In countless talks, meetings, and discussions we had over thirty-five years, I could witness the first reflections, the first handwritten drafts, the many revisions and extensions of what would be his “last book,” as he always said. This project was abruptly interrupted by his death on October 1, 2017, when he was still finishing the first part. It is worth remembering another personal note here: this project was not only his last wish, but also Donatella’s, as he always told me. His lifetime partner was always his first critical reader and was central to convincing him of the importance of writing a thorough contemporary study on the state.

One can have an idea of the project’s dimension based on its original plan alone, which included three volumes: (1) The Historical Challenge (three chapters); (2) The Harsh Reality (five chapters); (3) The Necessary Alternative (three chapters and a conclusion). The present volume is mostly based on the first part and also includes, in the appendix, the project’s original plan and other important texts that show the lineages and paths the project was meant to follow. Beyond Leviathan, therefore, must be read as a posthumous book, incomplete; a groundbreaking work, the breadth of which has been unseen in Marxism since Marx and Frederick Engels, given its scale.

As the project’s starting point, Mészáros took Marx’s first materialist critique of G. W. F. Hegel, which showed that the state would never be a political form capable of sublating the contradictions emerging in civil society, but, on the contrary, would become the political entity that would perpetuate domination. From there, Mészáros worked intensely, synthesizing the importance of the theme as follows: “a radical critique of the state in the Marxian spirit, with its far-reaching implications for the withering away of the state itself, is a literally vital requirement of our time. The state…cannot do other than protect the established social metabolic order, defending it at all cost, irrespective of the dangers for the future of humanity’s survival. This determination represents a mountain-size obstacle that cannot be bypassed in attempting the much-needed positive transformation of our conditions of existence” (Beyond Leviathan, 180).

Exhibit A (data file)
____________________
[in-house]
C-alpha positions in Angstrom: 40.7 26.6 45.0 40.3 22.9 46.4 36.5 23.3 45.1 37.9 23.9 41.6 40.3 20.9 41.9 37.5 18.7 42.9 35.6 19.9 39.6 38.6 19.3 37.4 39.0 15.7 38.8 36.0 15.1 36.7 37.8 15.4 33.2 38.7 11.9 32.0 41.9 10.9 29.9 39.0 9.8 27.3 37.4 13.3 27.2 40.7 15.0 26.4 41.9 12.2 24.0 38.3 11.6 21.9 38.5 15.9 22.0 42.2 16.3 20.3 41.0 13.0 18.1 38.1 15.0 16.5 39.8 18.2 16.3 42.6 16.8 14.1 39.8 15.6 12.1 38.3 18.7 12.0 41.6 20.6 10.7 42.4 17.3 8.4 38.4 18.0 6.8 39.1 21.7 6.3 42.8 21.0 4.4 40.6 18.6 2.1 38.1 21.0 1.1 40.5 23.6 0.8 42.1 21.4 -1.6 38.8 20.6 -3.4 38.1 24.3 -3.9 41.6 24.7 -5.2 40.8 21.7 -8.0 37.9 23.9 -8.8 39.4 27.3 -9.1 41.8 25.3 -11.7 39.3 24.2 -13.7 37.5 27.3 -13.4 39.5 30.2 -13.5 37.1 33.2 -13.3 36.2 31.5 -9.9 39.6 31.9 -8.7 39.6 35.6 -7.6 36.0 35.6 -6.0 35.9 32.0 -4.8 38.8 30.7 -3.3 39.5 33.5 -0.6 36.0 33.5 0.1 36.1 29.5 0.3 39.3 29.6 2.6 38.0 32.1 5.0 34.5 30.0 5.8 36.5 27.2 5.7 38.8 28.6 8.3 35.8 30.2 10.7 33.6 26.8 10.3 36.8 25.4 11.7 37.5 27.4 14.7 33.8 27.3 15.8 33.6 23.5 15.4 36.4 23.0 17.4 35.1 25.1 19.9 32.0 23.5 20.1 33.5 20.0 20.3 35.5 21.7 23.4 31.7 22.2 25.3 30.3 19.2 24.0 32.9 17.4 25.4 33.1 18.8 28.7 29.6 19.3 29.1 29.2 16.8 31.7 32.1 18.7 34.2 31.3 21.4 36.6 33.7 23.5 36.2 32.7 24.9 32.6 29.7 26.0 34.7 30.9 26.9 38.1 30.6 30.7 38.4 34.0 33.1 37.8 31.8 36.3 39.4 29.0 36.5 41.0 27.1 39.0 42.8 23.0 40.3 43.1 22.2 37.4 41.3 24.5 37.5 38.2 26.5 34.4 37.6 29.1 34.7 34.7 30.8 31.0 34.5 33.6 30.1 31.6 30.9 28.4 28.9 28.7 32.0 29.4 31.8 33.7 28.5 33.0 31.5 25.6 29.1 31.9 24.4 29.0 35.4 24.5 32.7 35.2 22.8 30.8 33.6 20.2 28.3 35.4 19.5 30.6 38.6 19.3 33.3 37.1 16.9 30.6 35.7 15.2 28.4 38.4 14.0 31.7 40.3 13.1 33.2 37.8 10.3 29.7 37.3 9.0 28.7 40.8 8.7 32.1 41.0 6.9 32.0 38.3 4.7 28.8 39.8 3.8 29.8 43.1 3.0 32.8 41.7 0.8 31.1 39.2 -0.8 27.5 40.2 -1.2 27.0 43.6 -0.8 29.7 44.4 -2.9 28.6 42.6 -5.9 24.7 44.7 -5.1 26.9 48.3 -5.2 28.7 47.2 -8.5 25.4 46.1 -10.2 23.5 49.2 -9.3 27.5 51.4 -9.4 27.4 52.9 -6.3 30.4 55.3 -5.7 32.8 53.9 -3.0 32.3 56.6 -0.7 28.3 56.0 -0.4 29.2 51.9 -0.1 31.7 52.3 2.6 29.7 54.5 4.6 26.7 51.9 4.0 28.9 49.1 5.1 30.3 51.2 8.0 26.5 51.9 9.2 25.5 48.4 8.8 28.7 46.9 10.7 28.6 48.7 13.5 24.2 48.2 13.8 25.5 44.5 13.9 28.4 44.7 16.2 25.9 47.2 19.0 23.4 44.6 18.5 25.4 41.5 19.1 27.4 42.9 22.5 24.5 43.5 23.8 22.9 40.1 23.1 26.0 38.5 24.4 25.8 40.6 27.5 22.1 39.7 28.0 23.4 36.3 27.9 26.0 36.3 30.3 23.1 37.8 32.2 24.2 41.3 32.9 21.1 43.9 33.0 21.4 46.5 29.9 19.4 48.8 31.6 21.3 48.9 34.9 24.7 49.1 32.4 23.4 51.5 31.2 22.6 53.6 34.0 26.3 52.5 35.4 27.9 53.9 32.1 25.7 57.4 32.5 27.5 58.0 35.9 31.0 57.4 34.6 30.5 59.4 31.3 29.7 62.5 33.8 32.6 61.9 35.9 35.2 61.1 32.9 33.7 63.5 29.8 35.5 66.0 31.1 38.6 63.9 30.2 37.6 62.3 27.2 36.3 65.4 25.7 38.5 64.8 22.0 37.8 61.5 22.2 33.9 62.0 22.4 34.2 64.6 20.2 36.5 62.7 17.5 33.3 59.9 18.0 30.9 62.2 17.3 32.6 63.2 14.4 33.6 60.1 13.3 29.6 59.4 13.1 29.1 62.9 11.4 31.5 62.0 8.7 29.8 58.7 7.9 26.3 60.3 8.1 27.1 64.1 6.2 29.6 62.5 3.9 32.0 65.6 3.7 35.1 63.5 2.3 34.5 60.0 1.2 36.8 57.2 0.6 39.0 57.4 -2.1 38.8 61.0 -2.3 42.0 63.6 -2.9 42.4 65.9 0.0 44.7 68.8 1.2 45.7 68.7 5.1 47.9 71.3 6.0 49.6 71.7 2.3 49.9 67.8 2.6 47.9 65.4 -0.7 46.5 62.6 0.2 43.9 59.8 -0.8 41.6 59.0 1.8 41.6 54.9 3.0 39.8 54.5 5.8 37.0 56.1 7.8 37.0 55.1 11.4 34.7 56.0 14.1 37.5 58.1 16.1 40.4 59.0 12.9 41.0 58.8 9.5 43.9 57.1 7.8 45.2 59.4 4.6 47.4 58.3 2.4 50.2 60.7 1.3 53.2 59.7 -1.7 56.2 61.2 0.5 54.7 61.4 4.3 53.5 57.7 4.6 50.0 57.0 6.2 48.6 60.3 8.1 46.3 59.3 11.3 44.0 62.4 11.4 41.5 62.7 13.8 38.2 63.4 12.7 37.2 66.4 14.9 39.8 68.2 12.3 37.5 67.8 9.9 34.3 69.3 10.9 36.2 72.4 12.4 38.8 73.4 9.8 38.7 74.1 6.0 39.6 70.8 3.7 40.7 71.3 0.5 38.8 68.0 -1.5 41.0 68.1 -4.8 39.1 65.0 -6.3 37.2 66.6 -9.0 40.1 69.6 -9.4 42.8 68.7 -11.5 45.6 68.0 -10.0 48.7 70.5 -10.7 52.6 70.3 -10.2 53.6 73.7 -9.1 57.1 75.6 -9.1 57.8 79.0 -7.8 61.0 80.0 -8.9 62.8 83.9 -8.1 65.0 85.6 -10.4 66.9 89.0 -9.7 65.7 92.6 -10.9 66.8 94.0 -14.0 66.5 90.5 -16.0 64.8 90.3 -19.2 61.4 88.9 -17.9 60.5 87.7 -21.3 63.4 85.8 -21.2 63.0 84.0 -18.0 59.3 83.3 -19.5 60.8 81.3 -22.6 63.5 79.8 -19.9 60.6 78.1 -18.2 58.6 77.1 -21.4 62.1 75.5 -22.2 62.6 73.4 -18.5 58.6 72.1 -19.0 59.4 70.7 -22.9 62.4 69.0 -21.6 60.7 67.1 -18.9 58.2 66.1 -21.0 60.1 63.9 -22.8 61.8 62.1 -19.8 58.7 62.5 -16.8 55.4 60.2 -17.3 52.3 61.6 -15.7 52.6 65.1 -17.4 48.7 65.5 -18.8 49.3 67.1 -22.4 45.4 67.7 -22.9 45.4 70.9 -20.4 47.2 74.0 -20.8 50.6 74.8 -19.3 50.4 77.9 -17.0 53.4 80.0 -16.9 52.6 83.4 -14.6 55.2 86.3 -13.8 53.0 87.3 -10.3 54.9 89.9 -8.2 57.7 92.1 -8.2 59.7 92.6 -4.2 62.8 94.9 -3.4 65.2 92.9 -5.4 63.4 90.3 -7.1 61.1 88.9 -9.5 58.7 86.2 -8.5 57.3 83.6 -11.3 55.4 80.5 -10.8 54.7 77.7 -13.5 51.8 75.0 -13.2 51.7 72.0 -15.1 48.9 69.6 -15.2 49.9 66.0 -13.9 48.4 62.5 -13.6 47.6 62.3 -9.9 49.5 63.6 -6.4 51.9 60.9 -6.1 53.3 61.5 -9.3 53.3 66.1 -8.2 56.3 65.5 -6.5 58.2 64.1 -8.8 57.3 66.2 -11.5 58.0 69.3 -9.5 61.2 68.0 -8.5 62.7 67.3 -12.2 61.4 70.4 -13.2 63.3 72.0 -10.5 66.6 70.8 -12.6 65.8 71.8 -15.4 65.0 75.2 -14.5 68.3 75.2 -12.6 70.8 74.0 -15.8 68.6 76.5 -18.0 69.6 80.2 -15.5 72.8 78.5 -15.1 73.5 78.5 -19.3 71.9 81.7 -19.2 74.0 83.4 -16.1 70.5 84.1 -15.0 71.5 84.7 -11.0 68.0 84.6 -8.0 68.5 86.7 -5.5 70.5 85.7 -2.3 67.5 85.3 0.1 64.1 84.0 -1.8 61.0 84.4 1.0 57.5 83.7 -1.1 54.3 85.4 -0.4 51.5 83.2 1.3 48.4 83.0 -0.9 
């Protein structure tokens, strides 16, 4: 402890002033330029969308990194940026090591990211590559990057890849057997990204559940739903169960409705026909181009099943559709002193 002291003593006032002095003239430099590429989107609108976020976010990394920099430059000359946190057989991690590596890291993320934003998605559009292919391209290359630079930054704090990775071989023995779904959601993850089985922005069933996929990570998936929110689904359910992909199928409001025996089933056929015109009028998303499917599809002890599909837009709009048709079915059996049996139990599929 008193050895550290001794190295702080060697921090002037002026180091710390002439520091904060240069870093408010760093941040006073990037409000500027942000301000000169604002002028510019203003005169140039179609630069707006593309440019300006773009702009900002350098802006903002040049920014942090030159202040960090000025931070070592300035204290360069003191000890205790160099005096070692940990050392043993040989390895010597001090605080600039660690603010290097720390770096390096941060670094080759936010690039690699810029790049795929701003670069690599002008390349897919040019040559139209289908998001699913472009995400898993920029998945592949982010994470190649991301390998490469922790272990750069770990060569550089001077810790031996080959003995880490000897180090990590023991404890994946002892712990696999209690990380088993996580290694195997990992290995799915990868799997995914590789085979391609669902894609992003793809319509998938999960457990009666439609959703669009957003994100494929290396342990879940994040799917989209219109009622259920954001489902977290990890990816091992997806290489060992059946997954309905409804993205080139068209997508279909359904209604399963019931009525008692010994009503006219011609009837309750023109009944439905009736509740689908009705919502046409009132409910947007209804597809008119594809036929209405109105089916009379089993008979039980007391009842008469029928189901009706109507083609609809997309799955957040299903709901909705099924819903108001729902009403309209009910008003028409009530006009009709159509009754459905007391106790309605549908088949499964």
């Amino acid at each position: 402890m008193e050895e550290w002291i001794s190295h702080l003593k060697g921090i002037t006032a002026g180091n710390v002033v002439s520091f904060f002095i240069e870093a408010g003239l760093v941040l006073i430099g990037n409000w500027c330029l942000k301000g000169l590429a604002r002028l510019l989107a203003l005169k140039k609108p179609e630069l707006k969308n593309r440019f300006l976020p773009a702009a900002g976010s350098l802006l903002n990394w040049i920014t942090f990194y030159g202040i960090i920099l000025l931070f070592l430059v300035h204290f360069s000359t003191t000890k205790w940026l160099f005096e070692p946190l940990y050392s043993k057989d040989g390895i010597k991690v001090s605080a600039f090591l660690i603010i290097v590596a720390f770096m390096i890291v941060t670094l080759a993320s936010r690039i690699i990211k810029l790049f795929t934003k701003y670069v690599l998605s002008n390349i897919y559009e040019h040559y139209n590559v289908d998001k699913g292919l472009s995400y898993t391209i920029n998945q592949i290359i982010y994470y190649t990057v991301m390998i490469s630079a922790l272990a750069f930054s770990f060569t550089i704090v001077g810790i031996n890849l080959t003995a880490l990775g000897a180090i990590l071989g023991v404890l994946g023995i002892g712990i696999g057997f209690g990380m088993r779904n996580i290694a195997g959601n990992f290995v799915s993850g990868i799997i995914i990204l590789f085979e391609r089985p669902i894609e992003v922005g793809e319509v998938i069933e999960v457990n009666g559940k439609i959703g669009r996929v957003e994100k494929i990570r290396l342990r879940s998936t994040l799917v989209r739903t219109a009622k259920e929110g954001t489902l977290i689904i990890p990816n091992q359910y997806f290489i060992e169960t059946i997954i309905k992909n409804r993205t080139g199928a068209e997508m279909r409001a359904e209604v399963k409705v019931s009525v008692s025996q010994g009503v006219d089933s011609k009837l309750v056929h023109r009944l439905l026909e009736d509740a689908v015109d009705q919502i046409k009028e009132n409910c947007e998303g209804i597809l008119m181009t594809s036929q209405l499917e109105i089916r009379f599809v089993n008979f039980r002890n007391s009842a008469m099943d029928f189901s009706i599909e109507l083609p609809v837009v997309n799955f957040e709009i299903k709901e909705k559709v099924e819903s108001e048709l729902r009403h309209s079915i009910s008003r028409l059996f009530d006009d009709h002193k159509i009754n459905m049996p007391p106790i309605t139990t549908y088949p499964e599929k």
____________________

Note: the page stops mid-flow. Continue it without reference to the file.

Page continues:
In writing his last work, Mészáros left us an intellectual legacy as well as the lesson of a life entirely dedicated to substantive equality, human emancipation, and the urgency of the socialist alternative.

A necessary final note: This book is part of a broad effort that allowed the incorporation of the István Mészáros Archive into the University of Campinas in Brazil (Unicamp). In 2002, accepting our invitation to give a conference at Unicamp’s Institute of Philosophy and Human Sciences, Mészáros publicly announced that he would donate his library—totaling around ten thousand books, letters, manuscripts, and more—to Unicamp. After his death, this donation was made possible thanks to the decisive support of the São Paulo Research Foundation and to Unicamp’s workers, Marcelo Knobel (the then rector of Unicamp) and researcher Murillo van der Laan.

2022, Volume 73, Issue 10 (March 2022)